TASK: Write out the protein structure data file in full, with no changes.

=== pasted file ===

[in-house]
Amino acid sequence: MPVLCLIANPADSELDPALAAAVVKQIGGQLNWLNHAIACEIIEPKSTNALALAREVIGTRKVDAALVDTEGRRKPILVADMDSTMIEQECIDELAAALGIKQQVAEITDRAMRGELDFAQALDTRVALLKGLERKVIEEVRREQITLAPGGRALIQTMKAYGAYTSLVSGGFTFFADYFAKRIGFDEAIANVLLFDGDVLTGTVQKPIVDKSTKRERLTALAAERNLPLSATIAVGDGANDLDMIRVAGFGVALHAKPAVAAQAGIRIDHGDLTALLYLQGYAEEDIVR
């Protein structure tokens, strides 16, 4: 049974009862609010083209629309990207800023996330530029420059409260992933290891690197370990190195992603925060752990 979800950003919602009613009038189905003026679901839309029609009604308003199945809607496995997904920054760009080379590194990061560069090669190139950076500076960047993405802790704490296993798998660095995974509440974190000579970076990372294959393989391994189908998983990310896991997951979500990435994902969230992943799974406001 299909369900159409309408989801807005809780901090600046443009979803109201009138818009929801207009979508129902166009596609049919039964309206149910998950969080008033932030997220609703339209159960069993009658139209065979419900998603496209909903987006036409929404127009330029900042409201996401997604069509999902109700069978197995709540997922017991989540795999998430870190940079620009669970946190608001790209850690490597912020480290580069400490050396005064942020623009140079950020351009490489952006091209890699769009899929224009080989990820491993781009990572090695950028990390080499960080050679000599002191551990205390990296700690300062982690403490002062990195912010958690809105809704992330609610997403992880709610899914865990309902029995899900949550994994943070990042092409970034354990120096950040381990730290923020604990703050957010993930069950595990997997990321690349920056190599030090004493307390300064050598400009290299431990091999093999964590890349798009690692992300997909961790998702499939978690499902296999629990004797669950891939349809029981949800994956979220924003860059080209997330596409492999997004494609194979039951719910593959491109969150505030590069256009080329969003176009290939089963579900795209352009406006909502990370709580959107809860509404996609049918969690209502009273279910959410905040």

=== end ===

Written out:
[in-house]
Amino acid sequence: MPVLCLIANPADSELDPALAAAVVKQIGGQLNWLNHAIACEIIEPKSTNALALAREVIGTRKVDAALVDTEGRRKPILVADMDSTMIEQECIDELAAALGIKQQVAEITDRAMRGELDFAQALDTRVALLKGLERKVIEEVRREQITLAPGGRALIQTMKAYGAYTSLVSGGFTFFADYFAKRIGFDEAIANVLLFDGDVLTGTVQKPIVDKSTKRERLTALAAERNLPLSATIAVGDGANDLDMIRVAGFGVALHAKPAVAAQAGIRIDHGDLTALLYLQGYAEEDIVR
């Protein structure tokens, strides 16, 4: 049974009862609010083209629309990207800023996330530029420059409260992933290891690197370990190195992603925060752990 979800950003919602009613009038189905003026679901839309029609009604308003199945809607496995997904920054760009080379590194990061560069090669190139950076500076960047993405802790704490296993798998660095995974509440974190000579970076990372294959393989391994189908998983990310896991997951979500990435994902969230992943799974406001 299909369900159409309408989801807005809780901090600046443009979803109201009138818009929801207009979508129902166009596609049919039964309206149910998950969080008033932030997220609703339209159960069993009658139209065979419900998603496209909903987006036409929404127009330029900042409201996401997604069509999902109700069978197995709540997922017991989540795999998430870190940079620009669970946190608001790209850690490597912020480290580069400490050396005064942020623009140079950020351009490489952006091209890699769009899929224009080989990820491993781009990572090695950028990390080499960080050679000599002191551990205390990296700690300062982690403490002062990195912010958690809105809704992330609610997403992880709610899914865990309902029995899900949550994994943070990042092409970034354990120096950040381990730290923020604990703050957010993930069950595990997997990321690349920056190599030090004493307390300064050598400009290299431990091999093999964590890349798009690692992300997909961790998702499939978690499902296999629990004797669950891939349809029981949800994956979220924003860059080209997330596409492999997004494609194979039951719910593959491109969150505030590069256009080329969003176009290939089963579900795209352009406006909502990370709580959107809860509404996609049918969690209502009273279910959410905040």